Sept. 25-Oct. 1, 2023 Marco Simone Golf & Country Club, Rome, Italy

WEST CONSHOHOCKEN, Pa. – U.S. Ryder Cup Captain Jim Furyk named his 12th and final player on Monday, opting for long-hitting Tony Finau to round out the team that will face Europe in the 42nd Ryder Cup at Le Golf National outside Paris Sept. 28-30.

In Finau, who turns 29 on Sept. 14, Furyk added a powerful young player who has been in strong form during the PGA Tour’s FedEx Cup Playoffs. Finau has 11 top-10 finishes this season, most on the PGA Tour.

“I’ve still got goosebumps,” Finau said after tying for eighth at the BMW Championship and receiving a phone call from the U.S. Captain. “I’m just ecstatic. I don’t know if I can really put it into words. All the emotions that come with accomplishing something like that … man, it’s a dream come true for me. I got the goosebumps when he told me, and I’m excited to add my skills and talent to the team – a team that’s stacked already. \

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“Hopefully I bring something to the team that can help us bring that Cup back.”

Finau will be competing in his first Ryder Cup, becoming the third rookie on the U.S. team, joining Justin Thomas, the 2017 PGA champion, and Bryson DeChambeau.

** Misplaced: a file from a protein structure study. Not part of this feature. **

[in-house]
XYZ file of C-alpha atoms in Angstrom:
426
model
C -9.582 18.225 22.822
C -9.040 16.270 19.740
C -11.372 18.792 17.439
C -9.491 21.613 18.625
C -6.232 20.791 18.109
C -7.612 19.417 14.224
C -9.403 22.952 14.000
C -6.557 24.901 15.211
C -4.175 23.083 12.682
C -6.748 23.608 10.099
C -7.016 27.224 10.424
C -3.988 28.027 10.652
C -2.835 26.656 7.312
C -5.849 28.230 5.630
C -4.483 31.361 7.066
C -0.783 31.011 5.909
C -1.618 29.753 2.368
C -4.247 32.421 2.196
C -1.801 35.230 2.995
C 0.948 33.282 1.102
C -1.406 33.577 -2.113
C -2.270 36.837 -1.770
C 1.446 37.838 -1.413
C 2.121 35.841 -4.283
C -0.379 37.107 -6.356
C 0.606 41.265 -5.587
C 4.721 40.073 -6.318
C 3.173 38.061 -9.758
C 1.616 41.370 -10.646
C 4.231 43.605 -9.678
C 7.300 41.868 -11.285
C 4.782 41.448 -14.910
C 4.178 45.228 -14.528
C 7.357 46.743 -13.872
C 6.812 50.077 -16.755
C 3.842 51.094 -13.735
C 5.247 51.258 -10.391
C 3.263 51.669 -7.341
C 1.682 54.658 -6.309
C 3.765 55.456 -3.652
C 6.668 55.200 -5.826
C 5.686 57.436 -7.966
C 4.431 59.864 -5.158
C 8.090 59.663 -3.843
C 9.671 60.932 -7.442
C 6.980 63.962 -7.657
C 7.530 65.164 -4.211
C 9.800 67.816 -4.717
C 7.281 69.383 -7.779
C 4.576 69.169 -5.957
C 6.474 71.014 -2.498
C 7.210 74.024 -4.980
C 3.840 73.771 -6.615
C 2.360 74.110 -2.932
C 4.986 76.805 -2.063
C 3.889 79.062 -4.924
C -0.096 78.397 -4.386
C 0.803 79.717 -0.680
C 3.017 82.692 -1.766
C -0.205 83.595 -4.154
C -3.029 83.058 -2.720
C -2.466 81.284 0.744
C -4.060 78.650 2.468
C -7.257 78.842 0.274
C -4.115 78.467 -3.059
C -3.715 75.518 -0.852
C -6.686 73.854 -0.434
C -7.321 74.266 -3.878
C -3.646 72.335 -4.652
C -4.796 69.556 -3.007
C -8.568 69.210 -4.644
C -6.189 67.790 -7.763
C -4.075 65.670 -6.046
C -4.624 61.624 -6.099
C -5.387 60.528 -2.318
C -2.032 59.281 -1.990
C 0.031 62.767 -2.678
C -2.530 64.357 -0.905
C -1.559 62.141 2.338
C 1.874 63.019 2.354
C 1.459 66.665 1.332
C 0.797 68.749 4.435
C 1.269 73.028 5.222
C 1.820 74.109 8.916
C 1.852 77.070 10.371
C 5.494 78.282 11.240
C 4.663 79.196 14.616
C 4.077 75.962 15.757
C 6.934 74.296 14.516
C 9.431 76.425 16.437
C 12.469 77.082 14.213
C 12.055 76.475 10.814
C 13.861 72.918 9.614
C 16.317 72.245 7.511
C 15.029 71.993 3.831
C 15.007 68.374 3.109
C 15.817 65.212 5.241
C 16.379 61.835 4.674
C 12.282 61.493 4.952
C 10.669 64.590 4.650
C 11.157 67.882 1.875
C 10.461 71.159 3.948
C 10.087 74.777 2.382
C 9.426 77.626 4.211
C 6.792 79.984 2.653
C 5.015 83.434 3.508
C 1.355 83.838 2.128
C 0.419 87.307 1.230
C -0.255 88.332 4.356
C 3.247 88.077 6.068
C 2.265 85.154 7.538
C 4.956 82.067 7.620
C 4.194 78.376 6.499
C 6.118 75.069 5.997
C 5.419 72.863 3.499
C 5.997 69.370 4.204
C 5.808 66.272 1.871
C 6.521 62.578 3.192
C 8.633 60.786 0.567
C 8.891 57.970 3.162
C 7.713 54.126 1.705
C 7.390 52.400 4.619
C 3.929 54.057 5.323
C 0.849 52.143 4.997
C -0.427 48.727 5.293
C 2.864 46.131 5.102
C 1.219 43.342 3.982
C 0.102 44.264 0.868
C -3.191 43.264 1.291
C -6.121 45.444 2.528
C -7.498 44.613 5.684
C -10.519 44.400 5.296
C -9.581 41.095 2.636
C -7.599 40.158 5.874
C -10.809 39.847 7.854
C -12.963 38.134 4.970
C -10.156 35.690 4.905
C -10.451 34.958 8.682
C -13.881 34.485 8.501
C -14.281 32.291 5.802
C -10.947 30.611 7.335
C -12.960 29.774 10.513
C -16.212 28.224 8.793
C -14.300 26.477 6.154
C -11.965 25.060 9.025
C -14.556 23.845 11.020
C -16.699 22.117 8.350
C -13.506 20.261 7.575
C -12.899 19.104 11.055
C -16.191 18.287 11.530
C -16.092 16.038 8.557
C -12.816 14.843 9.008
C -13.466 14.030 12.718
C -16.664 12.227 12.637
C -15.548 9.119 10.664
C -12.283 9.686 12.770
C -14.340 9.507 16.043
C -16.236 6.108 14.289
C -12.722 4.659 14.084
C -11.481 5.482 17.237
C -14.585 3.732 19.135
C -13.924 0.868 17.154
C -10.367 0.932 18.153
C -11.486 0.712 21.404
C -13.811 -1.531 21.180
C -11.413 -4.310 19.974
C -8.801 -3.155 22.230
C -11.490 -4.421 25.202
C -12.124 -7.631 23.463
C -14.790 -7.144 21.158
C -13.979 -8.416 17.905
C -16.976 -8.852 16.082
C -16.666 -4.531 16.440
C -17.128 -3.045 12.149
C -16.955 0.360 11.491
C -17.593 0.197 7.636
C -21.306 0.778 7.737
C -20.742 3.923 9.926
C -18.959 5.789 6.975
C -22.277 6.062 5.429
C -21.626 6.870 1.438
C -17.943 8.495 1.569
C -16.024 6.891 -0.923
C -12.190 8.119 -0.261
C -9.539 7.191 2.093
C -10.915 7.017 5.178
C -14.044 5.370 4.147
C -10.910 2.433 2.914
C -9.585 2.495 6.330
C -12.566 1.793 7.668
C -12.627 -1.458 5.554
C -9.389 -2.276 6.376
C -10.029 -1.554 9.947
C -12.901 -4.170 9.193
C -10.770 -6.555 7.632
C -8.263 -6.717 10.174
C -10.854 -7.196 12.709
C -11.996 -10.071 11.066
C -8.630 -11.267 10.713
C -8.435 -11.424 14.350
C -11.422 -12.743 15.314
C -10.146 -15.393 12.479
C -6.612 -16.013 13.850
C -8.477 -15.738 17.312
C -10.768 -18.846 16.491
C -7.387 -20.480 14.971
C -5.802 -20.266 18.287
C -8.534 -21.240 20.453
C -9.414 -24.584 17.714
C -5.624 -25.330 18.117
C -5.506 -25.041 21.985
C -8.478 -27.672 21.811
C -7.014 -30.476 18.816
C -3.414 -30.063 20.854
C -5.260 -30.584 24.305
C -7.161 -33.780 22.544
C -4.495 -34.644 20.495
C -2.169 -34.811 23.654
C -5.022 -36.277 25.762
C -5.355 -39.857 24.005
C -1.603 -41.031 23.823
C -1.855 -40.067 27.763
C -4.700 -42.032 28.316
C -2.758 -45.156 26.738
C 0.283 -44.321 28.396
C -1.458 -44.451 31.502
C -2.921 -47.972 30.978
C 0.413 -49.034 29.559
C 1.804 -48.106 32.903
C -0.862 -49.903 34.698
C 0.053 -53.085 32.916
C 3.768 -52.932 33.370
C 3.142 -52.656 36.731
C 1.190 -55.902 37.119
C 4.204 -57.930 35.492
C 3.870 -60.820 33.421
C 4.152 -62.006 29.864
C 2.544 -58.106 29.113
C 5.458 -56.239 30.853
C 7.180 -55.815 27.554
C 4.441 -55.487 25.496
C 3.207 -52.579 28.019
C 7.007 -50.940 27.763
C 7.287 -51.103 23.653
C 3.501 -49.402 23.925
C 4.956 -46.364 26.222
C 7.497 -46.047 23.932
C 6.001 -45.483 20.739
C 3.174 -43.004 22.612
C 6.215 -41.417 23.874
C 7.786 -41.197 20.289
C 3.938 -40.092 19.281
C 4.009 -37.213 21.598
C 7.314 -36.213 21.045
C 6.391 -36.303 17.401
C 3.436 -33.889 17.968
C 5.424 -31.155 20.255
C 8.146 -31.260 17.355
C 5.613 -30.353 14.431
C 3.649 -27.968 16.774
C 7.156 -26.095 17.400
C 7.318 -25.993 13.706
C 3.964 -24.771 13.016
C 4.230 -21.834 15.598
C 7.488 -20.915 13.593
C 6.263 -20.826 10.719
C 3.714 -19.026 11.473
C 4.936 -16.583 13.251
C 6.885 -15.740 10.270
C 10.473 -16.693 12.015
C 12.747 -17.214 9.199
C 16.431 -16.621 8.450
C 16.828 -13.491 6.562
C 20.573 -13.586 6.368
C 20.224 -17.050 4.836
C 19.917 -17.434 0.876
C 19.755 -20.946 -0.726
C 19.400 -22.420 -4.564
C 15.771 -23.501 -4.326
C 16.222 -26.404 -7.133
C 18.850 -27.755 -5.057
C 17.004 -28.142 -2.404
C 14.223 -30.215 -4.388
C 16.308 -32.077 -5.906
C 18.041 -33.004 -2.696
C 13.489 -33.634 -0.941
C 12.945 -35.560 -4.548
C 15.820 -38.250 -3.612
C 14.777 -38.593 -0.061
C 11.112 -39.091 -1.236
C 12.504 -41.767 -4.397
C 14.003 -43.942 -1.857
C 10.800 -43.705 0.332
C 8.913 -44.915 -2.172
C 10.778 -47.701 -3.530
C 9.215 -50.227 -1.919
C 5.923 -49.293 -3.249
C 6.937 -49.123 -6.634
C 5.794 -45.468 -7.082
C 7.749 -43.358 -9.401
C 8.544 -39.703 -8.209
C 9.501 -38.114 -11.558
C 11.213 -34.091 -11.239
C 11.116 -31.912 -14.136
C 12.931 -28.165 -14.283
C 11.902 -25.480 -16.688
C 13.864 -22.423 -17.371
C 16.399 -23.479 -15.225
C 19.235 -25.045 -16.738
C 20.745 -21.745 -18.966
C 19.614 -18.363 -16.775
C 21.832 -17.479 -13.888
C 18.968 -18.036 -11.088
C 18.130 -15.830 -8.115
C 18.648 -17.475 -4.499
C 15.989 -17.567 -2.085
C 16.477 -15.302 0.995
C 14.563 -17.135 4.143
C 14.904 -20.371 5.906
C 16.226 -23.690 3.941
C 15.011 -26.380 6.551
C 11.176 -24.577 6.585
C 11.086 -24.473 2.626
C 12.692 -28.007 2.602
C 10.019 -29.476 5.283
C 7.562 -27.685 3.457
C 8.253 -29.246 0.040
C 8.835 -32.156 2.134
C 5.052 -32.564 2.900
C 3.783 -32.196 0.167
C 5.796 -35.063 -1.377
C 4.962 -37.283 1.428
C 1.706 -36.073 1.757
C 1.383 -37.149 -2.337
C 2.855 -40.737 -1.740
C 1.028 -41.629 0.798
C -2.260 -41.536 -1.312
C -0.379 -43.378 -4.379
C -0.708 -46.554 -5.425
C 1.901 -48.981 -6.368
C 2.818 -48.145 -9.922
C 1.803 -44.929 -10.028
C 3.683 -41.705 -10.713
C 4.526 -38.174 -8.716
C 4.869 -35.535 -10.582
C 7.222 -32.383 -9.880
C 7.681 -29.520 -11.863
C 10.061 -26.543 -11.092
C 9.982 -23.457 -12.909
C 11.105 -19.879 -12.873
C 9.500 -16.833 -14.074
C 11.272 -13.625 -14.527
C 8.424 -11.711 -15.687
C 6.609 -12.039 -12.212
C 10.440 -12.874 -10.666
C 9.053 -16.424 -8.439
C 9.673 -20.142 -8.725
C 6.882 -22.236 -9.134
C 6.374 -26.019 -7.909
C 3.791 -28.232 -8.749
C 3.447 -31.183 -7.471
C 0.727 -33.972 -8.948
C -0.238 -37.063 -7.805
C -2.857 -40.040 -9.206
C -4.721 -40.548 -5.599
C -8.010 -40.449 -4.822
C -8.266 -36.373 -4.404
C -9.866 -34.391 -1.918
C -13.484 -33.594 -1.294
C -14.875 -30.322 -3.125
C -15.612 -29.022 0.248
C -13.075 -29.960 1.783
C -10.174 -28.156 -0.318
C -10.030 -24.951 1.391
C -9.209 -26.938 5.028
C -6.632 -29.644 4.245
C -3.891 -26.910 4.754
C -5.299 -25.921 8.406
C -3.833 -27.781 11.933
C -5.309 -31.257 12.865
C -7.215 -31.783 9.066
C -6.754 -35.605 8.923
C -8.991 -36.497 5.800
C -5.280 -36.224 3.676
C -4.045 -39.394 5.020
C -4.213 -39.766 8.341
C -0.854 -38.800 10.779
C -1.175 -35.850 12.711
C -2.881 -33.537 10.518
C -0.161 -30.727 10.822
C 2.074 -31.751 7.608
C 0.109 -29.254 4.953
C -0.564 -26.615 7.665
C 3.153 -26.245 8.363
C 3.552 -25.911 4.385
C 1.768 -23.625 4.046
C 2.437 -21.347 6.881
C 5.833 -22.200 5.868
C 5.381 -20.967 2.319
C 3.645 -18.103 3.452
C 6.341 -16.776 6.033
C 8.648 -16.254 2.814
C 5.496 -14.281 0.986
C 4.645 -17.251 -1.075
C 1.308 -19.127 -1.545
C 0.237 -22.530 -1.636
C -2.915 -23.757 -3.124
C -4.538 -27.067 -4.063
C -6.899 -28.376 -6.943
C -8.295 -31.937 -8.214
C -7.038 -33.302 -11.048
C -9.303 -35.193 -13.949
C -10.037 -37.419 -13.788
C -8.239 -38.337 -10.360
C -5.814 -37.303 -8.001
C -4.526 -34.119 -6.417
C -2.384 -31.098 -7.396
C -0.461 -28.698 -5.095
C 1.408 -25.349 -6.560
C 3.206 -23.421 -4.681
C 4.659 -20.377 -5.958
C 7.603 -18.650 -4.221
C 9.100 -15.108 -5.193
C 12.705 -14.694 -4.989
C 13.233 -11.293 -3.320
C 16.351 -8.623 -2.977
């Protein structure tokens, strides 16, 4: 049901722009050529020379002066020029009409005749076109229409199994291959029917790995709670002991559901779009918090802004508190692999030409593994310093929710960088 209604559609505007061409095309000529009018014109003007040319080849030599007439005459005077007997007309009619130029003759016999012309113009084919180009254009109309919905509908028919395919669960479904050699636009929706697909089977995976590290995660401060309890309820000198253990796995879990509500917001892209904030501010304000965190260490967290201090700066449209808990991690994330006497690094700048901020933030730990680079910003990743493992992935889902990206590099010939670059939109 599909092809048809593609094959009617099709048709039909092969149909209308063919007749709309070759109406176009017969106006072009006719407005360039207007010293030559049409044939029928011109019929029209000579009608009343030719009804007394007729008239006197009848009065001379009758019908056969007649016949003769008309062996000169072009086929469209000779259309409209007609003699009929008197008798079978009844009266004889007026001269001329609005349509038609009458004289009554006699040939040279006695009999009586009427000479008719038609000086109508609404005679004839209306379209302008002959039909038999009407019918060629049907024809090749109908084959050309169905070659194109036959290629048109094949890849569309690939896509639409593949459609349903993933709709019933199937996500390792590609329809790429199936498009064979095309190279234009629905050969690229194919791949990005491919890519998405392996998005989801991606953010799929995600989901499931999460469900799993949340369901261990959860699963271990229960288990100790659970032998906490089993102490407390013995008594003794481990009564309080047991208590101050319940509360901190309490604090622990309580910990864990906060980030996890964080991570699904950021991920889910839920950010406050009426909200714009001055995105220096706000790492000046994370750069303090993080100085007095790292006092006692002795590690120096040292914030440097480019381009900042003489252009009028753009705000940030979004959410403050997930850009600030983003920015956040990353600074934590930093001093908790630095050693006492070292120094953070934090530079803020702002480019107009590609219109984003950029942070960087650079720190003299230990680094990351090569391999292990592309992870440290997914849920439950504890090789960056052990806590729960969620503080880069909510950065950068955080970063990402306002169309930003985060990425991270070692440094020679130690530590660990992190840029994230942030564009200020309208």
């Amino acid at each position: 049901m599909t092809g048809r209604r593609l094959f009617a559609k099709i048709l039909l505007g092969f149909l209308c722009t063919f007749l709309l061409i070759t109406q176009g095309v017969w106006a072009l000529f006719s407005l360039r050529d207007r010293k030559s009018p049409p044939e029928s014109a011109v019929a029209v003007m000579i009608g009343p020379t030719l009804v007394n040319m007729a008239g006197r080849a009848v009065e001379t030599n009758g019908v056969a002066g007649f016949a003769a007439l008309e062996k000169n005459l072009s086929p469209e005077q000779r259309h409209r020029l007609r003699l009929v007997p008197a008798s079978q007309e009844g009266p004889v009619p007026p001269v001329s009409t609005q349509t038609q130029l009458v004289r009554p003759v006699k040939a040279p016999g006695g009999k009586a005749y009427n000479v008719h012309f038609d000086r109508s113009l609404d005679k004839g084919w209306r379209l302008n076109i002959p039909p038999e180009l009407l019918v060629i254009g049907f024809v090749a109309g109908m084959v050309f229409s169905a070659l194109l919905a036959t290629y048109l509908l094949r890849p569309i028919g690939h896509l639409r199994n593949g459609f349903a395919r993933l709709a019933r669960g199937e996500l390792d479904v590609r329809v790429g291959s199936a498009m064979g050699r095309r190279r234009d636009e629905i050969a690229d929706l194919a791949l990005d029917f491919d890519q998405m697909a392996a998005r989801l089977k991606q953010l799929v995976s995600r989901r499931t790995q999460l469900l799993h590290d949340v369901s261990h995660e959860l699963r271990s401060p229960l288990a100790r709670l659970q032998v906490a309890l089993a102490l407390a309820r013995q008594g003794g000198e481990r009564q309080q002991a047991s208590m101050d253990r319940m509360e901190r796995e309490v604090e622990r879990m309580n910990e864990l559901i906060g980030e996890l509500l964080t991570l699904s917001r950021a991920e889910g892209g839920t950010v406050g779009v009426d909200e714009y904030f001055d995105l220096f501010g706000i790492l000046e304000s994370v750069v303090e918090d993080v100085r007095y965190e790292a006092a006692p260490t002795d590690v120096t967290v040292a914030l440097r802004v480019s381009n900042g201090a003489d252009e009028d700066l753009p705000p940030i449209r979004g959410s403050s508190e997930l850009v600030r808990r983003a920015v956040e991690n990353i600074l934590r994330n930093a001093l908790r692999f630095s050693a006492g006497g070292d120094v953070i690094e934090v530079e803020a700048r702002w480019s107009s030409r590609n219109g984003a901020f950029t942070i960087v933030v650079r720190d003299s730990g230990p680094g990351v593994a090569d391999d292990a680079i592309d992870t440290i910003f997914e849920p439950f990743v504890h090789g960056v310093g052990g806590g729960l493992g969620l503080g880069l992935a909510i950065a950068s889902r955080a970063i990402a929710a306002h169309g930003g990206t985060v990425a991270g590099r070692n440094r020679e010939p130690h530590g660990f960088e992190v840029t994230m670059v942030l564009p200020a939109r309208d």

"What an unbelievable body of work this year," Furyk said of Finau. "All the top-10 finishes, the play in the big championships and the majors, and then the current form, with a second, a fourth and an eighth (in the FedEx Cup Playoffs). He checked a lot of boxes and made it impossible not to pick him. "I'm excited to add him to the team. Tony played well in big moments this year."

Finau had a chance to show off his talents up close for the captain at last month’s 100th PGA Championship at Bellerive Country Club in St. Louis. Playing in a group with Furyk over the championship’s opening two rounds, Finau went out and made 10 birdies in Round 2, tying a PGA Championship record, shooting 66. Furyk had known about Finau’s prodigious length –Finau ranks third on the PGA Tour in driving distance, at 316.3 yards – but the captain walked away having watched a player who has plenty of game beyond his length.

At one point, Finau birdied seven of eight holes, bouncing back from a triple-bogey with birdies on his next two holes. 

“He’s got a great head on his shoulders,” Furyk said. 

Finau, who recorded top-10 finishes in the first three majors of the season, finished 15th in the final U.S. Ryder Cup points table. Six days earlier in Philadelphia, Furyk made his first three captain’s picks, selecting DeChambeau, a two-time winner in the FedEx Cup Playoffs; Phil Mickelson (who will compete in his record 12th Ryder Cup); and Tiger Woods, who has rebounded from four back surgeries and will play for the U.S. team for the first time since 2014. Those three had finished ninth, 10th and 11th, respectively, in points.

They join eight players who made the team via points on Aug. 12: 2018 U.S. Open and PGA champion Brooks Koepka; Johnson; Thomas; 2018 Masters champion Patrick Reed; Bubba Watson; Jordan Spieth; Rickie Fowler; and Webb Simpson.